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Post  SnowOcean on Wed Jan 28, 2009 1:02 pm

http://www.pokernews.com/news/2009/01/poker-deemed-not-gambling-colorado-case-1032.htm

Not sure if you will see more games in bars or not, but good news for sure.
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Post  pseudoswede on Wed Jan 28, 2009 3:55 pm

The verdict won't change current laws, though.
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Post  dexman1349 on Thu Jan 29, 2009 9:43 am

pseudoswede wrote:The verdict won't change current laws, though.

No, but it helps define the ones that are in place...
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This can't be bad.. Empty Nice verdict... potential problems though.

Post  Denver Poker Tour on Thu Jan 29, 2009 7:05 pm

Recently I read this Blog on other sites too... But I have a few questions in regards to this issue.

Does this mean that other bars, restaurants, libraries, firehouse, mosques, and etc. can open up card rooms in their establishments?
Does all the money everyone paid in have to be paid out?
Does this mean the "event providers" can take a rake?
Does this mean the "event providers" can be paid for their services?
Does this mean an establishment can charge a "two drink minimum" or "cover charge"?
Does this mean people are allowed to play "live" games or "tournaments" only?
Does the winning player have to pay taxes on their winnings?
Would I like to have my company be able to do this? And profit by this?

Of course!

Hypothetically speaking:
"The Denver Poker Tour decides to charge $5.00 for every player to play and participate in a nightly tournament. 100 players show up, so the total pot is $500.00. First place receives $350.00, 2nd Place receives $100.00, and 3rd place $50.00."

Sounds nice right?

Now try this:

Everyone is allowed to play, and no one has to buy a soda, sandwich, beer, or any other object or confection in order to play.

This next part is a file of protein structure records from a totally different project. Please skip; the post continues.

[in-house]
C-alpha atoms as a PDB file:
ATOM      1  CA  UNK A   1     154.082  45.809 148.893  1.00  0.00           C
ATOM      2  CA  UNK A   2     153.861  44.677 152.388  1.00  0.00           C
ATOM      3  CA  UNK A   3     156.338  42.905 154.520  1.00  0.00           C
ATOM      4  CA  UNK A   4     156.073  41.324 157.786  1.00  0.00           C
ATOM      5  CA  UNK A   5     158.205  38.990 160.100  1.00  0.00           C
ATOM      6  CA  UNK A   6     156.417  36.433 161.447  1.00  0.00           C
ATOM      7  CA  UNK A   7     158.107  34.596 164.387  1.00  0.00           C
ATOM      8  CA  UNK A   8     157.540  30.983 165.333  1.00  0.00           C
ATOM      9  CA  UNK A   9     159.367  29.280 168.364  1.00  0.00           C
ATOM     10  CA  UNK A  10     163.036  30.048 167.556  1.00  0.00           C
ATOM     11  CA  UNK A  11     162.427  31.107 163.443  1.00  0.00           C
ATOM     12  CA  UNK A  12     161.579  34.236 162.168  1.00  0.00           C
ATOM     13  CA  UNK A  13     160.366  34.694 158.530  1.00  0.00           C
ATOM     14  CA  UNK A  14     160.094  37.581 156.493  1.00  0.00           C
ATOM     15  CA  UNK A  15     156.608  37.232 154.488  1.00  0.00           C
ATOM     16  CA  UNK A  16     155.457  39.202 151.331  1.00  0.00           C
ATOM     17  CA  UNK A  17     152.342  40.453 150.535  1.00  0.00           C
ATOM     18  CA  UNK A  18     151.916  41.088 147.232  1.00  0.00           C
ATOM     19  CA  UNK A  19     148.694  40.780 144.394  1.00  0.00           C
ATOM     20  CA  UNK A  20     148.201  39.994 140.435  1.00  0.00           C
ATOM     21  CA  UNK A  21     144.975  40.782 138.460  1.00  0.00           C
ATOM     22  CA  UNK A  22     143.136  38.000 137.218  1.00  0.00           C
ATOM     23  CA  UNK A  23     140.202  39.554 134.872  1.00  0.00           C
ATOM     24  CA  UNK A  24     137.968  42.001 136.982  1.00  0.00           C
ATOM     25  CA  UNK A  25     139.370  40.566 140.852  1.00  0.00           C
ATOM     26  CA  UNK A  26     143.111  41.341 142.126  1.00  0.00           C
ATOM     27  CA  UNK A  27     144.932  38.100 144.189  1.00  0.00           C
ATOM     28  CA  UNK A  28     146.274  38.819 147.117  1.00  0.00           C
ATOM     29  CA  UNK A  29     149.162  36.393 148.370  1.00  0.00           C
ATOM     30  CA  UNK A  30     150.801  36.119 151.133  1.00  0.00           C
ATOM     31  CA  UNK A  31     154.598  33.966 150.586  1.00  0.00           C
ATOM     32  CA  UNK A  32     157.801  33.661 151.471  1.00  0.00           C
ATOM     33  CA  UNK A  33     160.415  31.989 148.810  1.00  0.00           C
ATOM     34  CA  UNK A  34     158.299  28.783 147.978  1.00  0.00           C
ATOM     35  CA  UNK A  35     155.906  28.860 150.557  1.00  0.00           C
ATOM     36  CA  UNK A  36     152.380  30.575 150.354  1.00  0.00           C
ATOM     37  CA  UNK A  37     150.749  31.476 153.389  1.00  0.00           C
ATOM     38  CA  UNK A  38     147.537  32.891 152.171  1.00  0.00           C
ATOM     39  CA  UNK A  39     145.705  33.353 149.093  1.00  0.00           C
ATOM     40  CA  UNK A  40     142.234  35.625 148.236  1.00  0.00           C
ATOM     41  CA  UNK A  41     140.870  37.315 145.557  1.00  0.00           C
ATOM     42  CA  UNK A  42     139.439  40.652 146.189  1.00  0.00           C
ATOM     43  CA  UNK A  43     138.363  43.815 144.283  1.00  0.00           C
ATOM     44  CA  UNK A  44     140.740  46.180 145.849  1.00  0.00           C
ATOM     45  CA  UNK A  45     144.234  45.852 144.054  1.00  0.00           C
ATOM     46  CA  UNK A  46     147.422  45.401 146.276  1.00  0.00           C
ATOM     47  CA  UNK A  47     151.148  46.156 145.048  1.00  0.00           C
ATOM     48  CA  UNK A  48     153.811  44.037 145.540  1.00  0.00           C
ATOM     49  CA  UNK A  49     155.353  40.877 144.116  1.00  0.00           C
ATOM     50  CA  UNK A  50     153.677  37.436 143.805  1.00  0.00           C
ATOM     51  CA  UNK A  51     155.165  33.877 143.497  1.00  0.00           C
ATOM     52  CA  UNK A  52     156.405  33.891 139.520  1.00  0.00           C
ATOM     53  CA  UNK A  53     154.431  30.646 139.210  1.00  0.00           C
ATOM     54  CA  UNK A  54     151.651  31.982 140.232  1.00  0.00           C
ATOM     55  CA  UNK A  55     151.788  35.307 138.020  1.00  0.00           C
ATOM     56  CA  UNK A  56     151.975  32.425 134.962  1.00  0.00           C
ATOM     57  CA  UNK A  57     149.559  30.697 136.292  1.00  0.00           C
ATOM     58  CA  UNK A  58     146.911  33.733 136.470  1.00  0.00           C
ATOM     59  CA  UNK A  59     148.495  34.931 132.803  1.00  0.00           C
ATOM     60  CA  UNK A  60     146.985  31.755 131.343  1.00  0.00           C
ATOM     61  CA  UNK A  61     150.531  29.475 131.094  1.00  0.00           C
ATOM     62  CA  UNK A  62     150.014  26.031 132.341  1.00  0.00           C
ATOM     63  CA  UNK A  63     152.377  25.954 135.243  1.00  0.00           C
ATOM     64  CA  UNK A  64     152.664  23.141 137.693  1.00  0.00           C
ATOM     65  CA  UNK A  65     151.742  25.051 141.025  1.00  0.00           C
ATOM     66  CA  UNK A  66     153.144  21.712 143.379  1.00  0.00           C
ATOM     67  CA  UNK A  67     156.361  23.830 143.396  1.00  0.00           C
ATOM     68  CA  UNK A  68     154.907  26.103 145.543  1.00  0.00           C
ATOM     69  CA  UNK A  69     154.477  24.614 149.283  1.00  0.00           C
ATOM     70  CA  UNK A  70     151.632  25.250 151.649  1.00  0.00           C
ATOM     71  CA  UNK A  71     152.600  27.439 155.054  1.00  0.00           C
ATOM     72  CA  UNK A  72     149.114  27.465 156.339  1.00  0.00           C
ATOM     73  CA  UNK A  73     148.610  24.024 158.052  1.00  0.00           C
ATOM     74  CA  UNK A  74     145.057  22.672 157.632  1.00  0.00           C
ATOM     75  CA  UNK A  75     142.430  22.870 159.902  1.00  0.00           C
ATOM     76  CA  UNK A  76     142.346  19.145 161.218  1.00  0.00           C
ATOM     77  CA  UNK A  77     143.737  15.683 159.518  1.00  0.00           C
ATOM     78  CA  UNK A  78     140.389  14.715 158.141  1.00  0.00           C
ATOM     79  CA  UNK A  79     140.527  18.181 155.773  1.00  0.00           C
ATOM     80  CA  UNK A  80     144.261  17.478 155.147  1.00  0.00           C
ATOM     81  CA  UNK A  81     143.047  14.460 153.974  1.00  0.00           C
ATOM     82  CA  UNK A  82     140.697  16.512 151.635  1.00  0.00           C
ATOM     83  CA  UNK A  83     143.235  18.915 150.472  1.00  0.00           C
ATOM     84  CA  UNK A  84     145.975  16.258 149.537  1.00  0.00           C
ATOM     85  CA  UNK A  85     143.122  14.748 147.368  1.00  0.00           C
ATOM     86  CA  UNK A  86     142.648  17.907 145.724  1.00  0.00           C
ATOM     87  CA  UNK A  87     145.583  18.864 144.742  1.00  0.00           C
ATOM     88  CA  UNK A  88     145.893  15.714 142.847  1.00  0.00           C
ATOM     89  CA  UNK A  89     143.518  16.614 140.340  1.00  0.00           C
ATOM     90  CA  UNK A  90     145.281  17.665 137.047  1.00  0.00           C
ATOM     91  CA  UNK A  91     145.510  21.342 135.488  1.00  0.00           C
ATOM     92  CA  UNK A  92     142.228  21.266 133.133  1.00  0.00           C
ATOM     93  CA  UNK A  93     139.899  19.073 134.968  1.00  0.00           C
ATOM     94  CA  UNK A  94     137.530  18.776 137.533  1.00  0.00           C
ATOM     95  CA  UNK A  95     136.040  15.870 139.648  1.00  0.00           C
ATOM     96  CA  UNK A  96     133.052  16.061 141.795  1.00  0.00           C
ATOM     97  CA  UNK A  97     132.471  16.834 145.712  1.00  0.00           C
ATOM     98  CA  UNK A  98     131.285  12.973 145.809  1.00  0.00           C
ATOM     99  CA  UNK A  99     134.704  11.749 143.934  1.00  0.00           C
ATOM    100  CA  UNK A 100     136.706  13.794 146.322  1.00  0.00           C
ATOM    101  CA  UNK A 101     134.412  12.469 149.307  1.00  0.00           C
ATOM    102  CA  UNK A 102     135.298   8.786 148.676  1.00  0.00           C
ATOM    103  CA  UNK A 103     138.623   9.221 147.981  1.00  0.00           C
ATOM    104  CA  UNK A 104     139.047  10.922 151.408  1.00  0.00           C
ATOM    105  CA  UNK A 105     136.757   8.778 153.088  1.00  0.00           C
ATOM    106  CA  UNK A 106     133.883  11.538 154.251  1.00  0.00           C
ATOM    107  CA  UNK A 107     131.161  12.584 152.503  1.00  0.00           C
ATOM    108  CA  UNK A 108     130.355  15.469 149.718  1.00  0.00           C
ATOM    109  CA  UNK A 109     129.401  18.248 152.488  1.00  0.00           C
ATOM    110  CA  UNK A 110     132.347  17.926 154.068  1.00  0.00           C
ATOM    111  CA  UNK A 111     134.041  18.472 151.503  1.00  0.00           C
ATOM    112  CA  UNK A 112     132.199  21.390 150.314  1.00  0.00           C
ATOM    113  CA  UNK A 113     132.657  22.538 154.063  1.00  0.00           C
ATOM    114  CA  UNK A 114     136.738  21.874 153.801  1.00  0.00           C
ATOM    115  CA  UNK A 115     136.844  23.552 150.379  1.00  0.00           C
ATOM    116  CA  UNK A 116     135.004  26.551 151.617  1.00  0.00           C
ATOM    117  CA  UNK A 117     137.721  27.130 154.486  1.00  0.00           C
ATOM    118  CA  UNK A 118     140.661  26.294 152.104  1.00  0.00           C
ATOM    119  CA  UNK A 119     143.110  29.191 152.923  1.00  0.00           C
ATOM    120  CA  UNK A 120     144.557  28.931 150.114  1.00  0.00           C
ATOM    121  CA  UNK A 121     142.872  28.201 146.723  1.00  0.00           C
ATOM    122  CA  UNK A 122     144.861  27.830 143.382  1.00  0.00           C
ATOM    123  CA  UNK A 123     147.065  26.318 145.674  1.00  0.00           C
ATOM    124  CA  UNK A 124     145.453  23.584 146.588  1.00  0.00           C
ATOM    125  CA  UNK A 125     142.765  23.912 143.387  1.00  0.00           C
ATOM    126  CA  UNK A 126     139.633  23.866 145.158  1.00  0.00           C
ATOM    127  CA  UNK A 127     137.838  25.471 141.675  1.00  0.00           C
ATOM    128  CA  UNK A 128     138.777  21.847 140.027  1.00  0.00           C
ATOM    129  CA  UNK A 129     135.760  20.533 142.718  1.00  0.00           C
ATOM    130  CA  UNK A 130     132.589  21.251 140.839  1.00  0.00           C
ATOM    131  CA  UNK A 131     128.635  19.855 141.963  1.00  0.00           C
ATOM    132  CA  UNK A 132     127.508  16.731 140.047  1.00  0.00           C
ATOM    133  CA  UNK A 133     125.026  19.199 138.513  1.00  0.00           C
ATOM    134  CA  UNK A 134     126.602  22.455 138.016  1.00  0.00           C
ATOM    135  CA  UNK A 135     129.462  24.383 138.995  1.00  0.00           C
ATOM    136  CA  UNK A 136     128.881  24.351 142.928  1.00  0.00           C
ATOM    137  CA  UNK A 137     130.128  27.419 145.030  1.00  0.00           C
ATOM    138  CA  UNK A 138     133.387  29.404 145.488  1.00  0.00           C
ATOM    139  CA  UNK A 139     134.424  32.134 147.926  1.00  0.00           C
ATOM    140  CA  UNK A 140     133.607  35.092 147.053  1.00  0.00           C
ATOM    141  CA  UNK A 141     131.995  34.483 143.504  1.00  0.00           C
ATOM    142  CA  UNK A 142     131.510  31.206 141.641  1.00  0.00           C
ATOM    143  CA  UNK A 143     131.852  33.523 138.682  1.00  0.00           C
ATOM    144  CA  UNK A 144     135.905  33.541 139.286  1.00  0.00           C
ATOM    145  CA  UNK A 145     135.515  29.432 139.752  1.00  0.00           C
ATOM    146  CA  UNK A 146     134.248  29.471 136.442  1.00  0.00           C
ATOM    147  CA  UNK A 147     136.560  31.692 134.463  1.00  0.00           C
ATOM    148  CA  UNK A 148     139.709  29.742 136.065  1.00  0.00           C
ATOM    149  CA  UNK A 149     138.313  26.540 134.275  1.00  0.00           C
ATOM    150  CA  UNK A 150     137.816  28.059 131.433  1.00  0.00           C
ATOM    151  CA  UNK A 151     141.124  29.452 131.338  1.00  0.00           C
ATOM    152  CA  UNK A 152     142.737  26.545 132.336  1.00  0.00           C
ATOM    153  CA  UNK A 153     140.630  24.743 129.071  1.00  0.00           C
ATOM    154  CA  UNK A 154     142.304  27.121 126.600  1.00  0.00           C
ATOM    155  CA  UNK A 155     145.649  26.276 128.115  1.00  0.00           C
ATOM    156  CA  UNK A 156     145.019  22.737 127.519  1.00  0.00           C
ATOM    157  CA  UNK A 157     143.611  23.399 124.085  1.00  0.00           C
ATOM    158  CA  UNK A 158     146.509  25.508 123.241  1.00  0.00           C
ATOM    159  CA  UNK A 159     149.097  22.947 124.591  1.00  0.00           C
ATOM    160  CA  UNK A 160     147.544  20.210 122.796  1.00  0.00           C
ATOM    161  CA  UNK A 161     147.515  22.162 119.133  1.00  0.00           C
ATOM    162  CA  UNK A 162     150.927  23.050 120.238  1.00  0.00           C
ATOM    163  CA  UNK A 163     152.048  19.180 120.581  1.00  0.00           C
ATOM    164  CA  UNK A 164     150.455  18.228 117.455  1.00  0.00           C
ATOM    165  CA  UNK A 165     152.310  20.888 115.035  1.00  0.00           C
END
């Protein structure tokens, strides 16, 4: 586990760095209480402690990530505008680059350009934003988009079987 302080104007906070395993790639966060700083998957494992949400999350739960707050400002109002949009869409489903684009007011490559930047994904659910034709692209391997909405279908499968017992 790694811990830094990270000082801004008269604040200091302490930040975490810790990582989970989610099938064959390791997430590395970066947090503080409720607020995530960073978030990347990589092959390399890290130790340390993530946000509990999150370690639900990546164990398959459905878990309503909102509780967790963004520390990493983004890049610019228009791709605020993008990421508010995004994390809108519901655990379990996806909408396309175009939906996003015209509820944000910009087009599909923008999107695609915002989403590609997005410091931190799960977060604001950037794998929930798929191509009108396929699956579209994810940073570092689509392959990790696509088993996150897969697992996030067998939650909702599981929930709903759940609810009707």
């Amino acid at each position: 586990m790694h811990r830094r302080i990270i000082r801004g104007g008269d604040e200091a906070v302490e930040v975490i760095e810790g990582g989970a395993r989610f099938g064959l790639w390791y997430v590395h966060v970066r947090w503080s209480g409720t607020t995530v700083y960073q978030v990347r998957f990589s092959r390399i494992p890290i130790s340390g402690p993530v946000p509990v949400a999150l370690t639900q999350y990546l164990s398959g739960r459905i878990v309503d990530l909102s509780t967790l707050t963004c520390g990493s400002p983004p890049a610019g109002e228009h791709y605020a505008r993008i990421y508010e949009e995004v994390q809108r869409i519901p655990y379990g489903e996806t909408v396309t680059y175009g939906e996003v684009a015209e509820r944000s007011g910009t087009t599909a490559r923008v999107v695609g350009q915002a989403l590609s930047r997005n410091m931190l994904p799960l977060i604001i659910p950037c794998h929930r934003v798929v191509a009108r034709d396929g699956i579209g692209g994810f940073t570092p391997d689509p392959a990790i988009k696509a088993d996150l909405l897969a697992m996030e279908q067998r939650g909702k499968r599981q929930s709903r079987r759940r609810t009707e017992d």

Would the location owners actually pay some company, such as mine, to provide this form of entertainment? Or pay the dealers.
If no one is forced, required, or encouraged to purchase something, then why would the host location actually pay for the service, if they aren't getting anything out of it? But if a player at anytime is refused service, to play poker that is, for not spending any money in the establishment, wouldn't that constitute a (implied) rake?

Just thinking...

For the record, personally I think the decision is an eye opener for the business. Other states have decided recently on the same issue. However, they have also imposed laws governing the industry in their respective states. They have compared poker to pool leagues, and darts leagues. Nice comparison since they are both contests of skill, in my opinion. So, the states are still working out the details, and bills are being run through the respective legal means, I'm curious to what will happen next.

But at his moment in time, the Denver Poker Tour will continue to provide free bar poker for its' players, location owners, and friends until this rule or law is clarified even further.

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Post  Math Backwards on Fri Jan 30, 2009 11:05 pm

If you charged $5 a head and had no rake, then I would start playing in the Donkey Poker Tour again.

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